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post #11 of 14
Overclocking the memory has some advantages as it pushes info across the bus at faster speeds, least I think so(correct me if I'm wrong anyone). When you get into higher resolutions like 1440p, 1080p/1440p Surround, or 4K, memory overclocking helps a lot, that is partially why at higher resolutions the AMD 290 and 290X do really well, since they have a 512 bit bus vs our 384. Try something small, like +50 - +100 on the memory after you believe you have found a stable clock speed, even at 1080p memory overclocking will increase frames, just not as much as core clocks do.

I wouldn't rely on a program to test for stability, I've found out games are a bit more demanding and random then a benchmark ever will be. Even though I can bench at higher speeds in 3dmark, I have to lower speeds to 1110 or else my monitors go black in Red Orchestra 2.

Remember though overclocking the core/memory and adding voltage will increase the heat, just be mindful of your temps via precision and you should be good to go.

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post #12 of 14
Certainly the more memory that is being used, the more benefit you will see with higher clocks/more bandwidth.
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post #13 of 14
Thread Starter 
Quote:
Originally Posted by Shogon View Post

Overclocking the memory has some advantages as it pushes info across the bus at faster speeds, least I think so(correct me if I'm wrong anyone). When you get into higher resolutions like 1440p, 1080p/1440p Surround, or 4K, memory overclocking helps a lot, that is partially why at higher resolutions the AMD 290 and 290X do really well, since they have a 512 bit bus vs our 384. Try something small, like +50 - +100 on the memory after you believe you have found a stable clock speed, even at 1080p memory overclocking will increase frames, just not as much as core clocks do.

I wouldn't rely on a program to test for stability, I've found out games are a bit more demanding and random then a benchmark ever will be. Even though I can bench at higher speeds in 3dmark, I have to lower speeds to 1110 or else my monitors go black in Red Orchestra 2.

Remember though overclocking the core/memory and adding voltage will increase the heat, just be mindful of your temps via precision and you should be good to go.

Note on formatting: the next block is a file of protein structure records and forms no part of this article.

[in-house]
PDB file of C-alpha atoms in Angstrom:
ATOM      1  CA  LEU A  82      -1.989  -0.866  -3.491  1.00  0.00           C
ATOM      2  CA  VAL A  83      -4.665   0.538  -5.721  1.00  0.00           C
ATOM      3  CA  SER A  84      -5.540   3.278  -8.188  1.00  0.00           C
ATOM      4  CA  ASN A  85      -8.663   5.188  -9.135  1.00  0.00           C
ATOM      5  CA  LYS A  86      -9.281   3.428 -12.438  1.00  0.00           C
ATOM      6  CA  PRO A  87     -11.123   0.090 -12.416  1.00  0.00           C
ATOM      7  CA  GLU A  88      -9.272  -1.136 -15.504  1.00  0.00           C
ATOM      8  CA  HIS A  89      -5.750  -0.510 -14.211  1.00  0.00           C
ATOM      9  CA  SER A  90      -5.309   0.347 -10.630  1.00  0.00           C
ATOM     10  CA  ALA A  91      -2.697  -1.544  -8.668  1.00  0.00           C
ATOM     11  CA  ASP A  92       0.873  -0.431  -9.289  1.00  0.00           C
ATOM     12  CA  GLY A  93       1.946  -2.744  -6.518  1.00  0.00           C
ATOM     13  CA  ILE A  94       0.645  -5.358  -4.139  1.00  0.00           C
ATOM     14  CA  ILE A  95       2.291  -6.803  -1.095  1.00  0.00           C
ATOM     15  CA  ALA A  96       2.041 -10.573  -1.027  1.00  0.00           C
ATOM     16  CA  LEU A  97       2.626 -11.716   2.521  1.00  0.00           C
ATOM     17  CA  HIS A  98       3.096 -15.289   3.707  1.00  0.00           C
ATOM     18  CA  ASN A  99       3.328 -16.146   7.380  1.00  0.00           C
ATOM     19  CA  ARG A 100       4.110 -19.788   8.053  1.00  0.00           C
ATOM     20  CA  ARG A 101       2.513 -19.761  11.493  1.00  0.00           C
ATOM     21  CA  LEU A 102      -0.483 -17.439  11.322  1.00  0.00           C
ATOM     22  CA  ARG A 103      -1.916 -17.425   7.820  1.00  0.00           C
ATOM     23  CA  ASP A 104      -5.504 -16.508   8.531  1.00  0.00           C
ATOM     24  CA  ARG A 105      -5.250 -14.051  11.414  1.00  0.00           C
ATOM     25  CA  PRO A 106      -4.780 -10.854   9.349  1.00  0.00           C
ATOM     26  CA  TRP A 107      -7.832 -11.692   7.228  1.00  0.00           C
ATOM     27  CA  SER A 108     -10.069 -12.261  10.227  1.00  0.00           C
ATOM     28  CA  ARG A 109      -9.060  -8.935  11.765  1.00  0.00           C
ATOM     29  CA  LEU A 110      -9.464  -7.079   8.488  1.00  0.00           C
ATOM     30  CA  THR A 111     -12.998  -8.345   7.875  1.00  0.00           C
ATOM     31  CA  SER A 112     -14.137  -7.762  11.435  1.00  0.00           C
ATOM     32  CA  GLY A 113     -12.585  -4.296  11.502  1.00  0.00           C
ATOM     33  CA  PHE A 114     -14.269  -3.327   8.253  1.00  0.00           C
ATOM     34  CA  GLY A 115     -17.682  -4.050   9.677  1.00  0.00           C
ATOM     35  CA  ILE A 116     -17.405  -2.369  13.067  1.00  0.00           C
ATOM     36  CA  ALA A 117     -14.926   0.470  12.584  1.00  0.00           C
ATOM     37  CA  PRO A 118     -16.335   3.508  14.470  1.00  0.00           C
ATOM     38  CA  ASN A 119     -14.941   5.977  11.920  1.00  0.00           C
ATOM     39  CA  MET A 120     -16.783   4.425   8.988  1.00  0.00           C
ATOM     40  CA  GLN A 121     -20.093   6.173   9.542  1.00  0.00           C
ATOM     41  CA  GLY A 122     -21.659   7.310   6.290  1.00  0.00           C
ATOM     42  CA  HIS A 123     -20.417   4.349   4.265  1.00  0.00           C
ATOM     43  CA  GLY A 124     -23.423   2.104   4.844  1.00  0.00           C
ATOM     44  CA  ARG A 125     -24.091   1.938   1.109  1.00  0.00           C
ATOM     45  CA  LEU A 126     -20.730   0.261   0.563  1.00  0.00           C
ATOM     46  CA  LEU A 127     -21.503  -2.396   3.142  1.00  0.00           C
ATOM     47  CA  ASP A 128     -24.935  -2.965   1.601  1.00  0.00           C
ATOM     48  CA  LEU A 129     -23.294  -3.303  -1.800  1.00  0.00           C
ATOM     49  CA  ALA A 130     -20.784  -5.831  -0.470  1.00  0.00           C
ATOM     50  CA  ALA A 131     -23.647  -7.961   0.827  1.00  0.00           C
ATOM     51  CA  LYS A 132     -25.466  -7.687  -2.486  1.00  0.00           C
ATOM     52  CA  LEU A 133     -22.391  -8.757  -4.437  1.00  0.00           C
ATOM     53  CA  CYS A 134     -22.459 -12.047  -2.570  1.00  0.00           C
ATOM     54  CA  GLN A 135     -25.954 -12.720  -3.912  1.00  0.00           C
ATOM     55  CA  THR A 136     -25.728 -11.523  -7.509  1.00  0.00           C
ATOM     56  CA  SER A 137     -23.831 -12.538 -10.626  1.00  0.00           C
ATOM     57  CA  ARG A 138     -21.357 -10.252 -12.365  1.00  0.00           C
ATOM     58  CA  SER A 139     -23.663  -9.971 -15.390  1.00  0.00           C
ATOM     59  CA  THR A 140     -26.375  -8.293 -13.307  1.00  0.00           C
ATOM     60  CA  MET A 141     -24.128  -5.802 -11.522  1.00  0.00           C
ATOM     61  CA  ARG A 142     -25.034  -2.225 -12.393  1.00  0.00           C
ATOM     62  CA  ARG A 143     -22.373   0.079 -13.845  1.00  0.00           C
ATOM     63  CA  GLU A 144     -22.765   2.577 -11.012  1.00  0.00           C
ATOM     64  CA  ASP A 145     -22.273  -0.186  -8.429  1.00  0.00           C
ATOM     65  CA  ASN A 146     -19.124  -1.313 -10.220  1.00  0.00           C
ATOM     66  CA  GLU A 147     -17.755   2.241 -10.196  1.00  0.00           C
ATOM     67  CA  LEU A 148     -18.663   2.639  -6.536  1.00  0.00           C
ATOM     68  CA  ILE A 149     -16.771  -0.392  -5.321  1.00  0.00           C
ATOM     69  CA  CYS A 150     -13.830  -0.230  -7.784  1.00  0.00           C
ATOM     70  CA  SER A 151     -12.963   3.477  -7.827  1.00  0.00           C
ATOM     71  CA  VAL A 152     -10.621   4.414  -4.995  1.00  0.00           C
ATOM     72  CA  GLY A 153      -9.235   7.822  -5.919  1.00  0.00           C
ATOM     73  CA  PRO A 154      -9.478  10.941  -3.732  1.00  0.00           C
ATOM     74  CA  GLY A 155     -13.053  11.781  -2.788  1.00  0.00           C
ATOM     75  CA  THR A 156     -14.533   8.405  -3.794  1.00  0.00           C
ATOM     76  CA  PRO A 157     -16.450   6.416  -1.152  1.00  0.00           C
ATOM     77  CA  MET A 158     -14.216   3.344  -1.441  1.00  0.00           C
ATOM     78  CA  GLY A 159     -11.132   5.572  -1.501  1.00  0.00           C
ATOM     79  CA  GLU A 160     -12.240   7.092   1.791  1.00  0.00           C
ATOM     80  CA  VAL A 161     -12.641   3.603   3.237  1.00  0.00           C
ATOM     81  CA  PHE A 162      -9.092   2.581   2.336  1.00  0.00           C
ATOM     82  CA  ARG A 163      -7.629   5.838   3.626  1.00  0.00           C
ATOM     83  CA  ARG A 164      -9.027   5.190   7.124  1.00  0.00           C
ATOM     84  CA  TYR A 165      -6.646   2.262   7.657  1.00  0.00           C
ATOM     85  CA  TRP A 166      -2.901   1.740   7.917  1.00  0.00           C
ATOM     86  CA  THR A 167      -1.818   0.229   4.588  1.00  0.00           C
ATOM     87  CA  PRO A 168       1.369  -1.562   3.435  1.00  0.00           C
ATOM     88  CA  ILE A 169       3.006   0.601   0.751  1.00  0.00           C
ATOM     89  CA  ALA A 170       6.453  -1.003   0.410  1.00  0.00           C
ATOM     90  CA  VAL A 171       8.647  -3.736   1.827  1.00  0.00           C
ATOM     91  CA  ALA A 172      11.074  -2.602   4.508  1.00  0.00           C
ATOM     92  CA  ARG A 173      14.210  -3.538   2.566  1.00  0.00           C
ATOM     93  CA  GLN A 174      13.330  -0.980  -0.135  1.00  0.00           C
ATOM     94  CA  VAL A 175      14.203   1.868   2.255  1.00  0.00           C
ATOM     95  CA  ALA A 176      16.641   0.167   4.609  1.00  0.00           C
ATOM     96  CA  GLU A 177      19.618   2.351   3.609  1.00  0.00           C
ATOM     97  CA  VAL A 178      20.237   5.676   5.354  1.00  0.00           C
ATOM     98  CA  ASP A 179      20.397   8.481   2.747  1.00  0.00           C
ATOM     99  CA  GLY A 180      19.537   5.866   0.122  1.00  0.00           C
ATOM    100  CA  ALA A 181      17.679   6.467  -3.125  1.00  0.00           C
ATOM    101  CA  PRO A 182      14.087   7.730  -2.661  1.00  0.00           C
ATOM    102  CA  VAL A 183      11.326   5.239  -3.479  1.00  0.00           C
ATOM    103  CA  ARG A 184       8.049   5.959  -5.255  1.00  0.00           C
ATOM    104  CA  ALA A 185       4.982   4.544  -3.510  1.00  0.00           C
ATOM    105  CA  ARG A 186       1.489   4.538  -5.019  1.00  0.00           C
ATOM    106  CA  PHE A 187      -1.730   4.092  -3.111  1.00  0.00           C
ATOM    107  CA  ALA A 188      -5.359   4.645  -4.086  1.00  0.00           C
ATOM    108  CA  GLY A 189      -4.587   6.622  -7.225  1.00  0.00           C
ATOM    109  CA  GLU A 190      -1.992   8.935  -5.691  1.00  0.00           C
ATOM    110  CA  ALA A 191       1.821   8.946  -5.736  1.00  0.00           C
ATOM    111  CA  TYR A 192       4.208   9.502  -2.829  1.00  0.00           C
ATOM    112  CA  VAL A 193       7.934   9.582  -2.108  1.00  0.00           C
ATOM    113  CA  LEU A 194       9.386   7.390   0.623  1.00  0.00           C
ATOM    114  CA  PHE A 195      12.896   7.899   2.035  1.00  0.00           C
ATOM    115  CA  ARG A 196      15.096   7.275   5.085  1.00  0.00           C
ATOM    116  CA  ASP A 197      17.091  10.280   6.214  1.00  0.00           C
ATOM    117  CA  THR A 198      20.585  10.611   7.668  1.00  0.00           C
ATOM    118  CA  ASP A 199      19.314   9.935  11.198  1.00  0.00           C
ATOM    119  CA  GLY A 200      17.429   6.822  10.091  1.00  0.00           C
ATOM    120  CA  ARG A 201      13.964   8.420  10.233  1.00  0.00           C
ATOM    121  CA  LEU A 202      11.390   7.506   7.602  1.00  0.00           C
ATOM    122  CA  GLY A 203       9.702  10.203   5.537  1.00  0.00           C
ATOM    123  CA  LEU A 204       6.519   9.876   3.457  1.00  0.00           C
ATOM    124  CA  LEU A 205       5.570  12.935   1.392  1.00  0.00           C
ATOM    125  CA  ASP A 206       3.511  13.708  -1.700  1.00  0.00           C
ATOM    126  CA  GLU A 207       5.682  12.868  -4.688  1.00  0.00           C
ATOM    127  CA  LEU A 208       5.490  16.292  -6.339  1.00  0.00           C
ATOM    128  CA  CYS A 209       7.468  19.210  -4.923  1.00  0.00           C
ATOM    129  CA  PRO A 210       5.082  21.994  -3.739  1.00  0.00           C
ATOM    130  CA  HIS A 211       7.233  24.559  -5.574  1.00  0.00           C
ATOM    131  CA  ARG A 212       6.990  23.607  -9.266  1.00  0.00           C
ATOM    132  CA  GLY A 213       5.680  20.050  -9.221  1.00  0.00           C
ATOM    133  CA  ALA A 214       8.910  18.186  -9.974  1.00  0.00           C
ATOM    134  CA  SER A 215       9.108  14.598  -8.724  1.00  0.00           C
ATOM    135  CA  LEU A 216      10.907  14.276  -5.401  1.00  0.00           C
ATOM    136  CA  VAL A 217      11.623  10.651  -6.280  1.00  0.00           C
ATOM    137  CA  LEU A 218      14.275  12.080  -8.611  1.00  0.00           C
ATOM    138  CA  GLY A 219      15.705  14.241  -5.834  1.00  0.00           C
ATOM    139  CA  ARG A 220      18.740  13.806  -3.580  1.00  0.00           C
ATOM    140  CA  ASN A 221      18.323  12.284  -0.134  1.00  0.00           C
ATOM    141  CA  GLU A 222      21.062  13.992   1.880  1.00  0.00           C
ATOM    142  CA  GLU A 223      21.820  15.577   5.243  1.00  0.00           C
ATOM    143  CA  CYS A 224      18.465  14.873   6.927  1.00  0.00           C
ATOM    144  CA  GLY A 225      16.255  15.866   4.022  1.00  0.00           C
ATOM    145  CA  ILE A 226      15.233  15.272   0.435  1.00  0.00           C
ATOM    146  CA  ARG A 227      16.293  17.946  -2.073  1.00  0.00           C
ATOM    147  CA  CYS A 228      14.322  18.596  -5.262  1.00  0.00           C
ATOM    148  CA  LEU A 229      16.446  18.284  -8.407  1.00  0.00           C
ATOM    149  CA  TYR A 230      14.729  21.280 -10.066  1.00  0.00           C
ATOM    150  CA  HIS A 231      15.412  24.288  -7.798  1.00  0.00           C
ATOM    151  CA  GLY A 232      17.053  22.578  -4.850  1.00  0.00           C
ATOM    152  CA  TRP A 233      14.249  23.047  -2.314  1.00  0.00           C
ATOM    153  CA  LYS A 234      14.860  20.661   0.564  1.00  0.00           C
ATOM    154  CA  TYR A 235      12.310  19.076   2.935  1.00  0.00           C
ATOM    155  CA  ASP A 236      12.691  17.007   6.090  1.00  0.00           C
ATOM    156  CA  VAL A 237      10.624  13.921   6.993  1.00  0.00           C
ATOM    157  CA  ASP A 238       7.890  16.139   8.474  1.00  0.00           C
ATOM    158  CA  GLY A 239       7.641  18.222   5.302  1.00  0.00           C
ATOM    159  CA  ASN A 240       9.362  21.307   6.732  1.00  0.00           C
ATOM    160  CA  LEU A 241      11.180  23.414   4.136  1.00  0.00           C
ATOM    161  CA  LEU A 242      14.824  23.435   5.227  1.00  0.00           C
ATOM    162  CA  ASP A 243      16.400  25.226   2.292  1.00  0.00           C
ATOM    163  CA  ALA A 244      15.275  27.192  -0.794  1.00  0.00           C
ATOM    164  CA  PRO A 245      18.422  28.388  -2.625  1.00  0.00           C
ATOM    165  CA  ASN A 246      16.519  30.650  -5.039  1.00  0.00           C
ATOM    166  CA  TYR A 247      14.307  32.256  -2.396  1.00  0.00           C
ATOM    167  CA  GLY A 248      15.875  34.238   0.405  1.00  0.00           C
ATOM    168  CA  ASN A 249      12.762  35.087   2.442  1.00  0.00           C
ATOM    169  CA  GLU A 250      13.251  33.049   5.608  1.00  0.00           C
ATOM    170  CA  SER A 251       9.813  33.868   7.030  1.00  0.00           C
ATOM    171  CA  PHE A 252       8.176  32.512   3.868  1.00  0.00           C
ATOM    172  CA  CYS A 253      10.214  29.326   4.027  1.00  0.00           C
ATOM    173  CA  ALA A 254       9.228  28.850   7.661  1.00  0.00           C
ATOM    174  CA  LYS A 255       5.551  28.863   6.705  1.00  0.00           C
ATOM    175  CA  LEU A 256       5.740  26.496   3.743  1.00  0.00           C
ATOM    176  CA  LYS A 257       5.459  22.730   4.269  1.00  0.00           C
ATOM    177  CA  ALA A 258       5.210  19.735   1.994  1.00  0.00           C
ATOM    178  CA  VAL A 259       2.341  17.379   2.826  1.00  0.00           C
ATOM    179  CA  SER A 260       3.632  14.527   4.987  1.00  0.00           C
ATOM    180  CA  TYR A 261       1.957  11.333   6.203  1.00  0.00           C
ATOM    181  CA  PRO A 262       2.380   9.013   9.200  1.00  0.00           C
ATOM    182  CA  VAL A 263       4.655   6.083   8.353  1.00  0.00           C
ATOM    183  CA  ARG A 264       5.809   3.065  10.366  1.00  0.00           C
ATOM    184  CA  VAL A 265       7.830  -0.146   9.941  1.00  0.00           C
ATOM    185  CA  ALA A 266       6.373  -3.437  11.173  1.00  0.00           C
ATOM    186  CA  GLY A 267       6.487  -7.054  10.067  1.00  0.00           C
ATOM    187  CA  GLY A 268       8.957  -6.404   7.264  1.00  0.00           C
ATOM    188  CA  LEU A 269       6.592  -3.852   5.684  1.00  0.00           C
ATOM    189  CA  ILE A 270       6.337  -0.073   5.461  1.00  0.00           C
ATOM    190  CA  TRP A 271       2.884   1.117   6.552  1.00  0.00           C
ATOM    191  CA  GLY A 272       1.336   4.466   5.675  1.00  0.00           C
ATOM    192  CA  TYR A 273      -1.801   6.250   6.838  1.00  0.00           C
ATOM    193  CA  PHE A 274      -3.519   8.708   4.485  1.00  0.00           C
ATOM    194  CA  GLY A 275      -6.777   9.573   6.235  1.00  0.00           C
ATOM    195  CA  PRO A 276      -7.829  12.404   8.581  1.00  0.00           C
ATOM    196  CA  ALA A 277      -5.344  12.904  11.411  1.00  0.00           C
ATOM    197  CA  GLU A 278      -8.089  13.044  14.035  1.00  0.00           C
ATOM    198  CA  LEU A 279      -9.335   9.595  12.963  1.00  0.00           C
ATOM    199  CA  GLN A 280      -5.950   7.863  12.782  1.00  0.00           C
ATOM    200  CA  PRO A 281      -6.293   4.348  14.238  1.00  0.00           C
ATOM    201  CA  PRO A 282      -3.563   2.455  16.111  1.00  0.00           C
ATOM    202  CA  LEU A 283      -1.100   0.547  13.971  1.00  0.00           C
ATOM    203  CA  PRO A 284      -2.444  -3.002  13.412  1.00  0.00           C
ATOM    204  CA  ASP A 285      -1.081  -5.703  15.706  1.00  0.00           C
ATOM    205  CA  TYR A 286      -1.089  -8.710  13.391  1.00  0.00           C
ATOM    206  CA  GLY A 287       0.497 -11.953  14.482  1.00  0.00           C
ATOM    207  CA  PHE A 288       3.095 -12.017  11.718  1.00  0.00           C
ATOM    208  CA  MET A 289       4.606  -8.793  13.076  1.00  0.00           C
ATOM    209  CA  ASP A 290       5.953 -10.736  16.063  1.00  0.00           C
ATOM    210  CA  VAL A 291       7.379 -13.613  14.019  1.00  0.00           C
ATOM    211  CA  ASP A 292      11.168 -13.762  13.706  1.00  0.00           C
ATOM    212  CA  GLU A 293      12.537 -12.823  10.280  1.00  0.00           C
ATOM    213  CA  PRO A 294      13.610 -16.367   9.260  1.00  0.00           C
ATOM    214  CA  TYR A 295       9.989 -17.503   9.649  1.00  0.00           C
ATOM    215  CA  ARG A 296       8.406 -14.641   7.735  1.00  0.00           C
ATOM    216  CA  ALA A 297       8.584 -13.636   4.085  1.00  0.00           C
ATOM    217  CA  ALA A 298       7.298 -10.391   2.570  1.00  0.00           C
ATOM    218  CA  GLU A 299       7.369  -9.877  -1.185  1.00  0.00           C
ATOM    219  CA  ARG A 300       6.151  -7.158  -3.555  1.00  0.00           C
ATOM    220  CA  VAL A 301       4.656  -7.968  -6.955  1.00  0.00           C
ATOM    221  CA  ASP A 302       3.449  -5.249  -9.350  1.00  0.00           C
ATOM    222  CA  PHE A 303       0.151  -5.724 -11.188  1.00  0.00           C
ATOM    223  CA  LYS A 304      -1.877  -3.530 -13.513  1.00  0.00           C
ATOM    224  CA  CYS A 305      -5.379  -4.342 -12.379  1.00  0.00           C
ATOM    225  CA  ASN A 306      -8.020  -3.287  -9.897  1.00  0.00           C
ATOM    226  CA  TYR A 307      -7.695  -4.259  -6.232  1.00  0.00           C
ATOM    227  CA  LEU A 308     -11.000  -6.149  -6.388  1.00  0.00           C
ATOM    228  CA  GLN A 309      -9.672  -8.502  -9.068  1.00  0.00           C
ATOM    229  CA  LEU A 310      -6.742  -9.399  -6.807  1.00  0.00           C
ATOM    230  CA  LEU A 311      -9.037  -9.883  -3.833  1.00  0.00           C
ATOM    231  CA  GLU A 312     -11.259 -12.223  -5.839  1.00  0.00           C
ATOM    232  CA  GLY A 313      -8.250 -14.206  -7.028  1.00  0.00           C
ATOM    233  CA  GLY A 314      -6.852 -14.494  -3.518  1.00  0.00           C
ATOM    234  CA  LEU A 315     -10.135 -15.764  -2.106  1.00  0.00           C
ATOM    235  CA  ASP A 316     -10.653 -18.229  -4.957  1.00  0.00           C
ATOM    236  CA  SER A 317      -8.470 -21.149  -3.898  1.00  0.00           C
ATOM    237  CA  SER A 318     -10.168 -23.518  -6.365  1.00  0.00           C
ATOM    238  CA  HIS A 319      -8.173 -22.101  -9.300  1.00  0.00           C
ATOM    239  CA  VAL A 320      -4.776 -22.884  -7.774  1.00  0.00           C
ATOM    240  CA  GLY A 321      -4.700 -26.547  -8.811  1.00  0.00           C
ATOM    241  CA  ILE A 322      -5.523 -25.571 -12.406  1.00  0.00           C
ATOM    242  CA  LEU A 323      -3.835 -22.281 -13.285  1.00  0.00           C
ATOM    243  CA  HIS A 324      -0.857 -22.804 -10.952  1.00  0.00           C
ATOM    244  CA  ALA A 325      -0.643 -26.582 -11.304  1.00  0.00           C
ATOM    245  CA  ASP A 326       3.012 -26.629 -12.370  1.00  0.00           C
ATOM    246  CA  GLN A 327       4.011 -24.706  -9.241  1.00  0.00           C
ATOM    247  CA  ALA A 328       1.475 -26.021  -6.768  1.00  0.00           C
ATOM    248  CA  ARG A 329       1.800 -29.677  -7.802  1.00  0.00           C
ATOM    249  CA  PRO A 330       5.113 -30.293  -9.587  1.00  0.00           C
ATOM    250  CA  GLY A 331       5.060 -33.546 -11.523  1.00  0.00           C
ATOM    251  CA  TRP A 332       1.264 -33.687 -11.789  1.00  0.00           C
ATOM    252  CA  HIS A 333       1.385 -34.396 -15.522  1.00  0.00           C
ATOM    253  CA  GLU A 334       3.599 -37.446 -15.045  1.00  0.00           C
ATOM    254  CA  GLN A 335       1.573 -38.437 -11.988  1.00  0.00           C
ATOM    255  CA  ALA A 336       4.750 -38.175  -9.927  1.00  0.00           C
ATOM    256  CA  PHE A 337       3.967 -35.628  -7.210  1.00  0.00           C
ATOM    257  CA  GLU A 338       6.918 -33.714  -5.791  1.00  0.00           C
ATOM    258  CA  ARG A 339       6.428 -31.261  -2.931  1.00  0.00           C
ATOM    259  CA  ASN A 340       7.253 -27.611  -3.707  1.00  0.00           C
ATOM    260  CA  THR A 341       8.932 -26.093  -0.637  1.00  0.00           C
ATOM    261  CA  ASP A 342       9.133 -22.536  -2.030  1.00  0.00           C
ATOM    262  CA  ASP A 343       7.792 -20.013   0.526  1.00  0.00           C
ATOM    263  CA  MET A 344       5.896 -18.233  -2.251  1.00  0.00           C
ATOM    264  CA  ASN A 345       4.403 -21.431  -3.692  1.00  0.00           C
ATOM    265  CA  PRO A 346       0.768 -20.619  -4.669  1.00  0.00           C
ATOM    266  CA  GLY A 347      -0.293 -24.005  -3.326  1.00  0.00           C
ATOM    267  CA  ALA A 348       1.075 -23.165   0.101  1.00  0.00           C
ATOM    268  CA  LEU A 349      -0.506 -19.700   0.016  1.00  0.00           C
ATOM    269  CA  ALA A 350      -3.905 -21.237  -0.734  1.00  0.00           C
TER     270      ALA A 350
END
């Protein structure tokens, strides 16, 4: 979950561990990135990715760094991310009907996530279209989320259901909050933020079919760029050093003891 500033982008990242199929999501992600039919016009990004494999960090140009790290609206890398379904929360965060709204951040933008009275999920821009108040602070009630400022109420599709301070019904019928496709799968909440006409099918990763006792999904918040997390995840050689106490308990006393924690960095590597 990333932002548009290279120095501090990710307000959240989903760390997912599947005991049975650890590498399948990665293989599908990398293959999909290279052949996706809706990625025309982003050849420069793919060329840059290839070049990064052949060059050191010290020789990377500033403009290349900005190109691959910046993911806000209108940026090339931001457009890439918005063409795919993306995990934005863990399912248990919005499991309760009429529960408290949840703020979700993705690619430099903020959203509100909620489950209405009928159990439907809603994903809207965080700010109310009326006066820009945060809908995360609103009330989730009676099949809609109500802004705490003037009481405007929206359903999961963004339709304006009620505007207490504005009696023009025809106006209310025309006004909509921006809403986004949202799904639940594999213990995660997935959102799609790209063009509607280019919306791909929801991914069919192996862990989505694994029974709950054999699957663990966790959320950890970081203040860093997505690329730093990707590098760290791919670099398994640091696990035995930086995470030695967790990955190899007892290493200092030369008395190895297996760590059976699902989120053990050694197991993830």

Quote:
Originally Posted by EVGA-JacobF View Post

Certainly the more memory that is being used, the more benefit you will see with higher clocks/more bandwidth.

I had just always assumed it was mostly for show when people overclock the memory, having a bandwidth of 288GB/s just seems astronomical, and most vendors don't overclock the memory from stock. I will give it a try and see what happens, I'm covered by warranty, so why not. I'm aiming for 90+ fps, and I was surprised at the bump in frame count when I played BF4/Crysis 3 with the OC. Never really dips below 65fps in either with my SC at factory OC settings, and it was a good 20+ frames higher at 1215mhz. Replicating exact tests is obviously impossible, so I'm putting the big difference down to that.

BF4 seems to be really memory hungry, uses 2.4gb or more sometimes, Crysis 3 was more like 1.8gb VRAM.
    
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post #14 of 14
Thread Starter 
Quote:
Originally Posted by EVGA-JacobF View Post

Anything that you can do in Precision is covered under warranty.

Another question for you Jacob:

I've found a stable clock now, 1215mhz seems to be the limit, which I use 1.2v for, I don't think 1.87v will cut it for that speed, but I think my card could definitely go higher if the TDP limit was increased and I had maybe 2.12v to play with. 1228mhz keeps bouncing back down to 1202/1215 during a windowed Firestrike run. The cards cooling is pretty awesome, so I don't imagine that being an issue.

I know you are bound, nay obligated, to tell me that bios flashes void warranty outright, but its been said that flashing it back to a stock bios is acceptable to EVGA in the event that a minor mishap occurs.

What's the official standing on this?

Edit: Also, for future reference, is there a different stance taken for dual-bios cards?
    
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